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Fraud Activity Trends

Spam Delivered by Botnets


This section discusses botnets and their use in the sending of spam. Botnets can be identified by SMTP patterns and in the structure of email headers. Spam emails are classified for further analysis according to the originating botnet during the SMTP transaction phase. This analysis only reviews botnets involved in sending spam and does not look at botnets used for other purposes, such as for financial fraud or DoS attacks.


MessageLabs Intelligence spam honeypots collected between 30-50 million spam emails each day during 2010. These are classified according to a series of heuristic rules applied to the SMTP conversation and the email header information. A variety of internal and external IP reputation lists are also used in order to classify known botnet traffic based on the source IP address of the sender. Information is shared with other industry insiders to ensure data is up to date and accurate.


Figure 24. Percentage of volume of botnet spam sent per day by Rustock botnet, 2009–2010
Source: MessageLabs Intelligence

Figure 25. Percentage of volume of botnet spam sent per day by Grum botnet, 2009–2010
Source: MessageLabs Intelligence

Figure 26. Spam from botnets as a percentage of total email, July 2009–October 2010
Source: MessageLabs Intelligence


Overall botnet spam decreases in 2010: The total amount of global spam in circulation decreased toward the end of 2010, with a number of major botnets reducing their output. A major reason for the decrease in volume of spam email from botnets in 2010 is likely the shutdown of the SpamIt affiliate program in the fall of 2010. SpamIt was the largest known pharmaceutical spam affiliate—responsible predominantly for the “Canadian Pharmacy” brand—and the largest botnets send mostly pharmaceutical spam.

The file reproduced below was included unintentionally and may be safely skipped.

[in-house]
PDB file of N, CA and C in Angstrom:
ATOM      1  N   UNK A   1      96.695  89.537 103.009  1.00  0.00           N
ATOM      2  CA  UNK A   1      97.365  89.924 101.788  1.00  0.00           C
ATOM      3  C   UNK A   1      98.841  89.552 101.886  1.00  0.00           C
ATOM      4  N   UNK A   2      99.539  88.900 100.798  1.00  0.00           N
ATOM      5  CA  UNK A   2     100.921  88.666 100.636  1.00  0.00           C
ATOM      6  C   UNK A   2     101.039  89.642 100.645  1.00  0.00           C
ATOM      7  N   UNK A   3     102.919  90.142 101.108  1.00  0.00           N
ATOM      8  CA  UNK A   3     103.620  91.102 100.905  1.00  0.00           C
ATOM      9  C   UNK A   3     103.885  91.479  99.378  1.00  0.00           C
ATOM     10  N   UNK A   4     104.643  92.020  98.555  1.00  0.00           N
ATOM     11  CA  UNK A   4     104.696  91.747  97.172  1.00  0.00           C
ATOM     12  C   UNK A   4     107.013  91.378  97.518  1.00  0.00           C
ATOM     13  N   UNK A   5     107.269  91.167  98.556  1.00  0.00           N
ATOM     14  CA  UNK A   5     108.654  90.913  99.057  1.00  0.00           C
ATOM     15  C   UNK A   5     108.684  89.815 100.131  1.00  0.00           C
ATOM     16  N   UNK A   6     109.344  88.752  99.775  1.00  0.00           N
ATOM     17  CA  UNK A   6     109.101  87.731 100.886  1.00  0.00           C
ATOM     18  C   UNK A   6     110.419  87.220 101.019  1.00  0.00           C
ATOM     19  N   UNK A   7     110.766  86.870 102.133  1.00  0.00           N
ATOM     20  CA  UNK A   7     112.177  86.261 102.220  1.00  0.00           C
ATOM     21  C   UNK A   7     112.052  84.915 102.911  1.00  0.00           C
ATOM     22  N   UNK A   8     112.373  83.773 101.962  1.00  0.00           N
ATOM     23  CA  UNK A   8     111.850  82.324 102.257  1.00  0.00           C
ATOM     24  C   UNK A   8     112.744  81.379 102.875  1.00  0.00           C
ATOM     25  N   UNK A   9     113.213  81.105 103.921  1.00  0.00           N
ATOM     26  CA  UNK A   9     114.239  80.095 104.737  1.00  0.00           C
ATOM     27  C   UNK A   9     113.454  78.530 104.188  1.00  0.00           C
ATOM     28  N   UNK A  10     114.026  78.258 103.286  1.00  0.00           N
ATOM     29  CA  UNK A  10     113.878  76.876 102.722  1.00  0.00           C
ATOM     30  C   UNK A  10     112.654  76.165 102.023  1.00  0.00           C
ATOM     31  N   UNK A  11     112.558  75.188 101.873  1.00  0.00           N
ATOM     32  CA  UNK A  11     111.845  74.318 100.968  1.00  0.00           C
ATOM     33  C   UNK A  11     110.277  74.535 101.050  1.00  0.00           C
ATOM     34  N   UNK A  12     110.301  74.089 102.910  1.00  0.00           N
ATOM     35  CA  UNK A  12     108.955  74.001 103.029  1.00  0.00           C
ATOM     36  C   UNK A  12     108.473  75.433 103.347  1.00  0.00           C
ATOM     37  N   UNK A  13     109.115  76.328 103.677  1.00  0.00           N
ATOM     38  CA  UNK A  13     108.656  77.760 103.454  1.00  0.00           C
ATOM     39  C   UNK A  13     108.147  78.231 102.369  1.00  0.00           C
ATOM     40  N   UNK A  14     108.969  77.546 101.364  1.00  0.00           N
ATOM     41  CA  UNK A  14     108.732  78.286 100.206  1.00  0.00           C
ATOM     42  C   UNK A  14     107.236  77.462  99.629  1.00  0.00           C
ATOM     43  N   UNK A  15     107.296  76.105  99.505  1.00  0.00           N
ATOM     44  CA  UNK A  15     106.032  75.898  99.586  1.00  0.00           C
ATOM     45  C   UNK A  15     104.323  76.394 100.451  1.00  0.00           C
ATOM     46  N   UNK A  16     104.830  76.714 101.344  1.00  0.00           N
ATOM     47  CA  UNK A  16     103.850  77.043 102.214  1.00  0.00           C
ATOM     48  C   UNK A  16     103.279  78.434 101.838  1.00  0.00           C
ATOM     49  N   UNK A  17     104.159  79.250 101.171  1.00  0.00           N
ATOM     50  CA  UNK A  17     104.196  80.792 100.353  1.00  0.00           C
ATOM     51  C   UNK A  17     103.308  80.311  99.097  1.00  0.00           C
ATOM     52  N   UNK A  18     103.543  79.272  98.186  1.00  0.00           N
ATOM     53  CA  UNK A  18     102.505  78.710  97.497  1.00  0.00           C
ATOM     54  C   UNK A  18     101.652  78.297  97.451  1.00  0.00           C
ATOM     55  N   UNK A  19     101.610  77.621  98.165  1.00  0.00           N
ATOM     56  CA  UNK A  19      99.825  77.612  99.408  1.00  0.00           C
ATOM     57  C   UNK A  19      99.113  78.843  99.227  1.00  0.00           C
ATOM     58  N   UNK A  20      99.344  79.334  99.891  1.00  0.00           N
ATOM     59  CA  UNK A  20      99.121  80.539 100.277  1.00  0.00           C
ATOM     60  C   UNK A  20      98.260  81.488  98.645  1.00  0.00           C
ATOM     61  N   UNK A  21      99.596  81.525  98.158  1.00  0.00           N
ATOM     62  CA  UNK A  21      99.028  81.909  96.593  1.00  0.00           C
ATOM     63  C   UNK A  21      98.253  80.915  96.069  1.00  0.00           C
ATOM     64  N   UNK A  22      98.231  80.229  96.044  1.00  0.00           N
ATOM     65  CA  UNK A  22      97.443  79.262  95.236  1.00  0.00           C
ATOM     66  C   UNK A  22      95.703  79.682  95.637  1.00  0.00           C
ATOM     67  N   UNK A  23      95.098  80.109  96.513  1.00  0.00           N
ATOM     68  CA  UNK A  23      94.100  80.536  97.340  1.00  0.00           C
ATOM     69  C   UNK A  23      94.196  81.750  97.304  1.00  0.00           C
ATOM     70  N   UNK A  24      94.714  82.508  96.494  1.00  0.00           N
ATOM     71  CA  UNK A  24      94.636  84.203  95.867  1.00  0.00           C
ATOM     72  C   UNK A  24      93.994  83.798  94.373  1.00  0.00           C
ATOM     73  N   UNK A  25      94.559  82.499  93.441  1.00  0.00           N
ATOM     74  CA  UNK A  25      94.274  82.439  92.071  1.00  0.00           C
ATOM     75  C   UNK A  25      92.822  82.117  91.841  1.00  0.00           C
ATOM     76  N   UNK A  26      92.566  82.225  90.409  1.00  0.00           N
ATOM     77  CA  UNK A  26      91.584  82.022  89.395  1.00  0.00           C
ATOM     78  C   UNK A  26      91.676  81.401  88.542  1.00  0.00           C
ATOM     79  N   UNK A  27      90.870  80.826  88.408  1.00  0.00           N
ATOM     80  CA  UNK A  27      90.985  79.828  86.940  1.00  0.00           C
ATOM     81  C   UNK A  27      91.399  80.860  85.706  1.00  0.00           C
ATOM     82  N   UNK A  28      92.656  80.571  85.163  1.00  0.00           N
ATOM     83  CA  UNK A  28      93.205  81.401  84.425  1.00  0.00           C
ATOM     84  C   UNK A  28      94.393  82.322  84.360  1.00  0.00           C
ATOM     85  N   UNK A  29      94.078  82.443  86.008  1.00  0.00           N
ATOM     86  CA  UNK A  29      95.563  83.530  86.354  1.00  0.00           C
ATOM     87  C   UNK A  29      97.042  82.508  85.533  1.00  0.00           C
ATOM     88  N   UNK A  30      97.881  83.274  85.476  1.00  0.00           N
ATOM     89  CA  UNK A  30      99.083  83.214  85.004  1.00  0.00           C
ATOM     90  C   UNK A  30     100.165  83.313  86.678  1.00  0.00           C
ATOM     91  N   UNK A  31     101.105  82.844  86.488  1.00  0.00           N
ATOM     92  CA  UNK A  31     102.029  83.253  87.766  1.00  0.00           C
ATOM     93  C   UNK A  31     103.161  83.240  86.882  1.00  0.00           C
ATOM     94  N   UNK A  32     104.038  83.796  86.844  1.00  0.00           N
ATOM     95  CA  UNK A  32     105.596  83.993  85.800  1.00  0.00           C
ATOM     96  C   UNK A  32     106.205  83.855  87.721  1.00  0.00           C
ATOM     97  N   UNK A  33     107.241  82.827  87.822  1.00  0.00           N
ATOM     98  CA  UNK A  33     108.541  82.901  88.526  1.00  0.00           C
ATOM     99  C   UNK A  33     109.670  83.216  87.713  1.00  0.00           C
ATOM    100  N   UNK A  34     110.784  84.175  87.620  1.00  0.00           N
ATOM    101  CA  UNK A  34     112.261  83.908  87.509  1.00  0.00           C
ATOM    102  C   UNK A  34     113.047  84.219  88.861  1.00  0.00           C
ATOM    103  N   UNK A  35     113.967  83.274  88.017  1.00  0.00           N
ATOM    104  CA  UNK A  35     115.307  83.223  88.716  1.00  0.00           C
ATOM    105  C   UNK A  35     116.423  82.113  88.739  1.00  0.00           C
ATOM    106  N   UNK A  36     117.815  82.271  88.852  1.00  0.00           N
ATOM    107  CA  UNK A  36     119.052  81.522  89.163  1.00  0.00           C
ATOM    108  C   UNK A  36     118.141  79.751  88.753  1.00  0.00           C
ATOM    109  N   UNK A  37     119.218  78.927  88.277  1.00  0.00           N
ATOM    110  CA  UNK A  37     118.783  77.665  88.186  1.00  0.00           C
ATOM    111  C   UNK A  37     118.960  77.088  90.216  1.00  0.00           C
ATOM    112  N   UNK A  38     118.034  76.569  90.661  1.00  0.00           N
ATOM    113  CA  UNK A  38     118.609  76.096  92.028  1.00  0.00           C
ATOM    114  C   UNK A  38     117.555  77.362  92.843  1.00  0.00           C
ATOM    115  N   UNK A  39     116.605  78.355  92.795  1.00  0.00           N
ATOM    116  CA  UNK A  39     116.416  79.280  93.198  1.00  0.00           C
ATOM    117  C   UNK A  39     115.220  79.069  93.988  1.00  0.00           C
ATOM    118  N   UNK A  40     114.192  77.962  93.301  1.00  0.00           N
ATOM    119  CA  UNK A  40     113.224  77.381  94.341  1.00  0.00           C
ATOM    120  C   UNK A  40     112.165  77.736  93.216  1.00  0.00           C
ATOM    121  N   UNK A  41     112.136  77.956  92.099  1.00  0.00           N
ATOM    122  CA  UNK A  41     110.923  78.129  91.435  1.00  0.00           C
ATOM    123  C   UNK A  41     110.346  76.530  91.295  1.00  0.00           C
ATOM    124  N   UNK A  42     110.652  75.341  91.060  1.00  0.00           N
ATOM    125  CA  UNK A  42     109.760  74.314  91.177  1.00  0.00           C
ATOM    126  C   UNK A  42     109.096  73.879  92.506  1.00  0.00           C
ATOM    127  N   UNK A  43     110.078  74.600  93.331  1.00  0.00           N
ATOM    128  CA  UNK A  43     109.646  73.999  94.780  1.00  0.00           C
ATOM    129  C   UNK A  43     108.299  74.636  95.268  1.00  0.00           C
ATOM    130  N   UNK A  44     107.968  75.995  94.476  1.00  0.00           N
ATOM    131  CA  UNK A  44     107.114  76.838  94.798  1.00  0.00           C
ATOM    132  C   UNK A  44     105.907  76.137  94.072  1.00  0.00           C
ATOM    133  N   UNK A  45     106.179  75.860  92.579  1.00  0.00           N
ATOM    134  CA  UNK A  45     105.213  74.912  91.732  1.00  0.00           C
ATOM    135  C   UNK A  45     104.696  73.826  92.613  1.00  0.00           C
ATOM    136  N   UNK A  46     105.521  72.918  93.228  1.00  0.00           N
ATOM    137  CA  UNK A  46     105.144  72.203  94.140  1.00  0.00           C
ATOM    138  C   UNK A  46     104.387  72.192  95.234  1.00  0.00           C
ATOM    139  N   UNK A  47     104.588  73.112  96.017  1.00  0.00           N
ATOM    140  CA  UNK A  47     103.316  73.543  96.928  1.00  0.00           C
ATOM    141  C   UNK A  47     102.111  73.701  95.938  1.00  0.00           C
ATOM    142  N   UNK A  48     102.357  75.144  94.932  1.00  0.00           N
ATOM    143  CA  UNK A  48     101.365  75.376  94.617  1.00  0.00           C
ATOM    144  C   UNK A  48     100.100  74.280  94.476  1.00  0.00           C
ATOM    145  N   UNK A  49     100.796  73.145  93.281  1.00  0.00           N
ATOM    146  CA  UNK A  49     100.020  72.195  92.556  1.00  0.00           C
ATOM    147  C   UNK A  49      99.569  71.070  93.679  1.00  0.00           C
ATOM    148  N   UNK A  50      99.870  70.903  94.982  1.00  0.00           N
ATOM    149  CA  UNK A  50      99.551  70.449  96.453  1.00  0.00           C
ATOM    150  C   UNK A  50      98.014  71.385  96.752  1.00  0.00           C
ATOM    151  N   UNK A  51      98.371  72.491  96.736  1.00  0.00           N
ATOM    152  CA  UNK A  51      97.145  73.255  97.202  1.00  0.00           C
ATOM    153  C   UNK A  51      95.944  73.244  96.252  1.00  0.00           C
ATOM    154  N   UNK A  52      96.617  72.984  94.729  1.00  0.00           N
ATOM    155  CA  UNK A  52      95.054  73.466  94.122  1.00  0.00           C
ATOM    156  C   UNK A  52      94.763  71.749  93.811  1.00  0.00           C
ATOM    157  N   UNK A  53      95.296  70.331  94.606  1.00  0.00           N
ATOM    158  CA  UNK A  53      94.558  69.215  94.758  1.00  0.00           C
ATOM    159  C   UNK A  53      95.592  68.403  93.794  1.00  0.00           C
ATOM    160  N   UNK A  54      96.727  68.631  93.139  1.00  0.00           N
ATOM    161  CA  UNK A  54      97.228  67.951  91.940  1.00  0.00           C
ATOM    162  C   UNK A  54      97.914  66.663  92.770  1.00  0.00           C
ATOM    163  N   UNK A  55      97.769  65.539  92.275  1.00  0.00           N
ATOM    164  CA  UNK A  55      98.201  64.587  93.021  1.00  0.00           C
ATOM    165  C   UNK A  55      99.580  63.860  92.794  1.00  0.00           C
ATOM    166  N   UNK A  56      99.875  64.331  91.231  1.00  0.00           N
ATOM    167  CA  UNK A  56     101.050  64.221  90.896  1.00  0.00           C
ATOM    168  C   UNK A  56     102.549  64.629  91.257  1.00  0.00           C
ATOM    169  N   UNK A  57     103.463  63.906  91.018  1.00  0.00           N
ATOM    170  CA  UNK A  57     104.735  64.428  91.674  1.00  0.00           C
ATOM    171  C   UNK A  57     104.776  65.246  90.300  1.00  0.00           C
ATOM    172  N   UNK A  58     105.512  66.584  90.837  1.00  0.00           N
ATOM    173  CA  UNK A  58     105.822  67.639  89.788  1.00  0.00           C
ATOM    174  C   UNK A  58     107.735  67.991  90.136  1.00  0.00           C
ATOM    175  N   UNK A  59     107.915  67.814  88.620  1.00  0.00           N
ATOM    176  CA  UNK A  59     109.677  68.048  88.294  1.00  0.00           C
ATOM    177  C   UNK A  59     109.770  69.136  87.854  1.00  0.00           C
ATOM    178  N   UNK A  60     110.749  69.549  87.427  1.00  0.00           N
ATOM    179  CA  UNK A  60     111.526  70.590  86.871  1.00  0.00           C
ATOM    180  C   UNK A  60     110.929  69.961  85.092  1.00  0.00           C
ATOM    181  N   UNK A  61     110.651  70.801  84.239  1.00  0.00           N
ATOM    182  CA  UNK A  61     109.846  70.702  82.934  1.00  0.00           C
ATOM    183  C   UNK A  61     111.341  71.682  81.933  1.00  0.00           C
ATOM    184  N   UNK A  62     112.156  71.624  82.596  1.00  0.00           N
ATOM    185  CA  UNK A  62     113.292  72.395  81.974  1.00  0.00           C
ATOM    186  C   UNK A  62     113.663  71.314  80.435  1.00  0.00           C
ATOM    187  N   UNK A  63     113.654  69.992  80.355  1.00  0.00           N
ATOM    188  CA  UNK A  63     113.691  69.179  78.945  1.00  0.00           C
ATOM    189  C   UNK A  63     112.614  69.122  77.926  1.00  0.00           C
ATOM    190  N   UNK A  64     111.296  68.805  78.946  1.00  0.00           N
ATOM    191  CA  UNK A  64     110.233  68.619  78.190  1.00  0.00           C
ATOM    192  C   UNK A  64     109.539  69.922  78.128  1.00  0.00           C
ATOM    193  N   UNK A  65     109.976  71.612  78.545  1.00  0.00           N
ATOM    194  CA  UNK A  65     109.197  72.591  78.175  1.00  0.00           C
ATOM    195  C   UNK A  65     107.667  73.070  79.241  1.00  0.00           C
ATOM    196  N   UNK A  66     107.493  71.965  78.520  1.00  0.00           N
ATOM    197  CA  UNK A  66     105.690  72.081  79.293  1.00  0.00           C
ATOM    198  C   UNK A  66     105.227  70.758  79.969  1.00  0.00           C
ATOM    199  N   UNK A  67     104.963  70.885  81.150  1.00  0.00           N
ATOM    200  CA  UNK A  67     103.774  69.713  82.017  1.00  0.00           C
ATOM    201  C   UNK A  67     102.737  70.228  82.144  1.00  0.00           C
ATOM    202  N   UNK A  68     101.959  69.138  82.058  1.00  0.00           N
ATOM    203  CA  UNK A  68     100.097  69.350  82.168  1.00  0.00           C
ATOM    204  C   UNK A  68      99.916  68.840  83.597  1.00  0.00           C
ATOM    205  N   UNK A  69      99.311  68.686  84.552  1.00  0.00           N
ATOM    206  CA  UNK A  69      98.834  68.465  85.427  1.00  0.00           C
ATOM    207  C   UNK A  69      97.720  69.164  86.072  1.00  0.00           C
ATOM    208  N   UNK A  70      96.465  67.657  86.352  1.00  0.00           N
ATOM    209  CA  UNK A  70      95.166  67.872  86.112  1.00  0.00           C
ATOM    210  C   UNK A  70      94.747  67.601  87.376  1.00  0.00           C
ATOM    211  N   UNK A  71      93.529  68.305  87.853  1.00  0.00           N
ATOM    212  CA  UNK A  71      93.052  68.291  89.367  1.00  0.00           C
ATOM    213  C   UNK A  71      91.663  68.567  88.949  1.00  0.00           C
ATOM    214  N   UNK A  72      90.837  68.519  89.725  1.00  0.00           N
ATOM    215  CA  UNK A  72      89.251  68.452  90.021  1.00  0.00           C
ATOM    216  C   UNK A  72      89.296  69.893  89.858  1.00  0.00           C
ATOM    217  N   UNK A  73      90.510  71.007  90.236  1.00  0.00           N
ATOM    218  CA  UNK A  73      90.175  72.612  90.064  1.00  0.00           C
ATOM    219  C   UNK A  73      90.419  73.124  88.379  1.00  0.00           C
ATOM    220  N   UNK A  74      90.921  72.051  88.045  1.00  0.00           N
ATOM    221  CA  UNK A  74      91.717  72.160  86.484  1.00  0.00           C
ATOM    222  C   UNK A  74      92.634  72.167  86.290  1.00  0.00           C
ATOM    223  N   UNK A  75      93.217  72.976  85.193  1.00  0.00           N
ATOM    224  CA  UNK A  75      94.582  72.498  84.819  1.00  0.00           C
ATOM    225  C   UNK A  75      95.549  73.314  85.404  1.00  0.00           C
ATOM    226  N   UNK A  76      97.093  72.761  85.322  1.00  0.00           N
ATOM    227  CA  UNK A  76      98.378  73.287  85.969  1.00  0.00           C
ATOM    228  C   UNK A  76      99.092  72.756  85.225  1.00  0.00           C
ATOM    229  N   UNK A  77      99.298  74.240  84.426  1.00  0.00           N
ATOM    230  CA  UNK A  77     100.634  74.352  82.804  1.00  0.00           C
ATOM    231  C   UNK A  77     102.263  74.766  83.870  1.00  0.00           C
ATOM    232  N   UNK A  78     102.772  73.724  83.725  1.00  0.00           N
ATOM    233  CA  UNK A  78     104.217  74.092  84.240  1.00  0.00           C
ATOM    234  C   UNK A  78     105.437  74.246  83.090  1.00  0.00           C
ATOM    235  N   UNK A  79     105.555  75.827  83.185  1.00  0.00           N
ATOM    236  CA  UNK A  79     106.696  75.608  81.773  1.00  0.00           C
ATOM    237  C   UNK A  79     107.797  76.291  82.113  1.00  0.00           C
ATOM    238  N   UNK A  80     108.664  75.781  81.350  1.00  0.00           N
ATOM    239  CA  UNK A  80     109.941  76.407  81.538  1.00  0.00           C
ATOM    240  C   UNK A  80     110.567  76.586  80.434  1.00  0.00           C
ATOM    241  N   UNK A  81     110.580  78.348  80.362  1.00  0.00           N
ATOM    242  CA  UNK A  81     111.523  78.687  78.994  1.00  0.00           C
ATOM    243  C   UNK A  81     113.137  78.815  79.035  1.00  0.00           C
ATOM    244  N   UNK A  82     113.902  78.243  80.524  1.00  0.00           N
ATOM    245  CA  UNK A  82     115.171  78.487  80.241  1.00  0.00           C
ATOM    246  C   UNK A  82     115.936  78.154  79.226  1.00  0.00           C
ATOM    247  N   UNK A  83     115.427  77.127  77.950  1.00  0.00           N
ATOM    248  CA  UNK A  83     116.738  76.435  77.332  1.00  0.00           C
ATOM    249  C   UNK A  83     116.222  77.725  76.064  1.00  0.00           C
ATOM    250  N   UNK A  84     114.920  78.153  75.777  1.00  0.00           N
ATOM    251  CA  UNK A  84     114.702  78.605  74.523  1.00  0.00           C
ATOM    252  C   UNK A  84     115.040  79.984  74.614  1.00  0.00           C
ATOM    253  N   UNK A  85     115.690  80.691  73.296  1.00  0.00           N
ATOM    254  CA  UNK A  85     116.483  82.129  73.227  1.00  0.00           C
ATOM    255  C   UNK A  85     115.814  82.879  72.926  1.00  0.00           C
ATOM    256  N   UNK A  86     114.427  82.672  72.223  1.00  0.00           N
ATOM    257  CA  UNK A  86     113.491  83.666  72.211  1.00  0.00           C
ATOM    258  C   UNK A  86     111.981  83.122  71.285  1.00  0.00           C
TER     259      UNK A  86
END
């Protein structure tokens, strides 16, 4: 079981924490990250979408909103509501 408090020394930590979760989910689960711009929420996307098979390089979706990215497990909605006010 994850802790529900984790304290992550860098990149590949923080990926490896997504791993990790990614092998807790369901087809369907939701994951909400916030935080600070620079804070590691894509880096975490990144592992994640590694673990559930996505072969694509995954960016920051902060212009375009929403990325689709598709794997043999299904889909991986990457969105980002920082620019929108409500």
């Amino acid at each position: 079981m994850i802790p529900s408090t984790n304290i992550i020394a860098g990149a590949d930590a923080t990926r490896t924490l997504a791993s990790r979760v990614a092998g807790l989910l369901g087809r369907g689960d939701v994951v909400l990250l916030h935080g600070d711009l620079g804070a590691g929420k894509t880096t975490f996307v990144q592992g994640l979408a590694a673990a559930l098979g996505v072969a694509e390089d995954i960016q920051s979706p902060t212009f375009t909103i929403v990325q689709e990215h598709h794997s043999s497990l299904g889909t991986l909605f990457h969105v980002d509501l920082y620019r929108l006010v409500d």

Changing tactics to send more spam using fewer bots: One of the factors worth noting in the increased throughput from Rustock is that, in April 2010, its controllers stopped using TLS encryption to send spam, thus speeding up the email connections.1 For example, at its peak in March 2010, TLS-encrypted spam accounted for more than 30 percent of all spam, and as much as 70 percent of the spam from Rustock was sent using TLS-encrypted connections. However, since April 2010, the use of TLS in sending spam has fallen away dramatically, and by the end of 2010 accounted for just between 0.1 and 0.2 percent of spam. The use of TLS slows down a connection due to the additional encryption processing required. Symantec believes that the controllers of Rustock needed to recover this additional capacity in order to compensate for the recent contraction of the botnet in terms of its overall size. By turning off TLS, Rustock has been able to send more spam using fewer bots than it had previously with more bots and using TLS.

Major botnet activity in 2010